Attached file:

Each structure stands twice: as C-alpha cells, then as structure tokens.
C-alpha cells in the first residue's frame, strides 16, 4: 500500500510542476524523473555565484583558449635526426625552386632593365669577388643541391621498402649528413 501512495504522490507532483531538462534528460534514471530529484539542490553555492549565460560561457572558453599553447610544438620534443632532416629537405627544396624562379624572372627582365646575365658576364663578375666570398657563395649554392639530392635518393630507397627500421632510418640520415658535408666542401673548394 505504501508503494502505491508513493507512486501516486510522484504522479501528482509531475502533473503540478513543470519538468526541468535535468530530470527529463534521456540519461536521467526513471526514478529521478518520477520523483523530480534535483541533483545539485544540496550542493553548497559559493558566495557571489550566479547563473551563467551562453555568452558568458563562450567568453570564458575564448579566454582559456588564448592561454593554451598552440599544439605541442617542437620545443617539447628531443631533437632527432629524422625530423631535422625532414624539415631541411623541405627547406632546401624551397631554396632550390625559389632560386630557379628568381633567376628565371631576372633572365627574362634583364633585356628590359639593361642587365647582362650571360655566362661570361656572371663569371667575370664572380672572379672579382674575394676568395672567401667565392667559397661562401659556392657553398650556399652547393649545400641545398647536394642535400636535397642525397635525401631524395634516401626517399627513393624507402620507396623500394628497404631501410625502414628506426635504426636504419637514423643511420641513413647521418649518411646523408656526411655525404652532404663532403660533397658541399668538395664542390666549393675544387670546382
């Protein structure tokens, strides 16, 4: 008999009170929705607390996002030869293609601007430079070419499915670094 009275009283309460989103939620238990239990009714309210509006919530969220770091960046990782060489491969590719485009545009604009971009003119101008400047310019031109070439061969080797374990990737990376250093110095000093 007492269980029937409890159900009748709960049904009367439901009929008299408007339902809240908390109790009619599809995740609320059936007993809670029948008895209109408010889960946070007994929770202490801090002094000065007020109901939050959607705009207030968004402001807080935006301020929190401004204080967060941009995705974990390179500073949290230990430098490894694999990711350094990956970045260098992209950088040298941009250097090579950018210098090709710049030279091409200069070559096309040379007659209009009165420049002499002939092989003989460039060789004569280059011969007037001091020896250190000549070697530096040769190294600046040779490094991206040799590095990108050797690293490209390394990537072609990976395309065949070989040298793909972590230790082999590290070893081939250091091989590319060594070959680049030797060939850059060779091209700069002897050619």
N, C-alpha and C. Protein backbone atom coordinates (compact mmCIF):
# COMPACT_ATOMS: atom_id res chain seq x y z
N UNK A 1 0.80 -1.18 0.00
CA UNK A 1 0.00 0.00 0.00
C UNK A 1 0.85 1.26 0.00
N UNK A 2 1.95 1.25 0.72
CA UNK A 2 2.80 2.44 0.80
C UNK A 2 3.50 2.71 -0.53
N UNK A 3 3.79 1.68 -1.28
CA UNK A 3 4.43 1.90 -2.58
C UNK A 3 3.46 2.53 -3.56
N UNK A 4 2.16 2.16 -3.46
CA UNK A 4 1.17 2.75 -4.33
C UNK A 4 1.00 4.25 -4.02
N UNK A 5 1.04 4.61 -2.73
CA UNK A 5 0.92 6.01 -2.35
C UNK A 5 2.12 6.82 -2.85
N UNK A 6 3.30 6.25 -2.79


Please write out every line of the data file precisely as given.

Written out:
Each structure stands twice: as C-alpha cells, then as structure tokens.
C-alpha cells in the first residue's frame, strides 16, 4: 500500500510542476524523473555565484583558449635526426625552386632593365669577388643541391621498402649528413 501512495504522490507532483531538462534528460534514471530529484539542490553555492549565460560561457572558453599553447610544438620534443632532416629537405627544396624562379624572372627582365646575365658576364663578375666570398657563395649554392639530392635518393630507397627500421632510418640520415658535408666542401673548394 505504501508503494502505491508513493507512486501516486510522484504522479501528482509531475502533473503540478513543470519538468526541468535535468530530470527529463534521456540519461536521467526513471526514478529521478518520477520523483523530480534535483541533483545539485544540496550542493553548497559559493558566495557571489550566479547563473551563467551562453555568452558568458563562450567568453570564458575564448579566454582559456588564448592561454593554451598552440599544439605541442617542437620545443617539447628531443631533437632527432629524422625530423631535422625532414624539415631541411623541405627547406632546401624551397631554396632550390625559389632560386630557379628568381633567376628565371631576372633572365627574362634583364633585356628590359639593361642587365647582362650571360655566362661570361656572371663569371667575370664572380672572379672579382674575394676568395672567401667565392667559397661562401659556392657553398650556399652547393649545400641545398647536394642535400636535397642525397635525401631524395634516401626517399627513393624507402620507396623500394628497404631501410625502414628506426635504426636504419637514423643511420641513413647521418649518411646523408656526411655525404652532404663532403660533397658541399668538395664542390666549393675544387670546382
């Protein structure tokens, strides 16, 4: 008999009170929705607390996002030869293609601007430079070419499915670094 009275009283309460989103939620238990239990009714309210509006919530969220770091960046990782060489491969590719485009545009604009971009003119101008400047310019031109070439061969080797374990990737990376250093110095000093 007492269980029937409890159900009748709960049904009367439901009929008299408007339902809240908390109790009619599809995740609320059936007993809670029948008895209109408010889960946070007994929770202490801090002094000065007020109901939050959607705009207030968004402001807080935006301020929190401004204080967060941009995705974990390179500073949290230990430098490894694999990711350094990956970045260098992209950088040298941009250097090579950018210098090709710049030279091409200069070559096309040379007659209009009165420049002499002939092989003989460039060789004569280059011969007037001091020896250190000549070697530096040769190294600046040779490094991206040799590095990108050797690293490209390394990537072609990976395309065949070989040298793909972590230790082999590290070893081939250091091989590319060594070959680049030797060939850059060779091209700069002897050619």
N, C-alpha and C. Protein backbone atom coordinates (compact mmCIF):
# COMPACT_ATOMS: atom_id res chain seq x y z
N UNK A 1 0.80 -1.18 0.00
CA UNK A 1 0.00 0.00 0.00
C UNK A 1 0.85 1.26 0.00
N UNK A 2 1.95 1.25 0.72
CA UNK A 2 2.80 2.44 0.80
C UNK A 2 3.50 2.71 -0.53
N UNK A 3 3.79 1.68 -1.28
CA UNK A 3 4.43 1.90 -2.58
C UNK A 3 3.46 2.53 -3.56
N UNK A 4 2.16 2.16 -3.46
CA UNK A 4 1.17 2.75 -4.33
C UNK A 4 1.00 4.25 -4.02
N UNK A 5 1.04 4.61 -2.73
CA UNK A 5 0.92 6.01 -2.35
C UNK A 5 2.12 6.82 -2.85
N UNK A 6 3.30 6.25 -2.79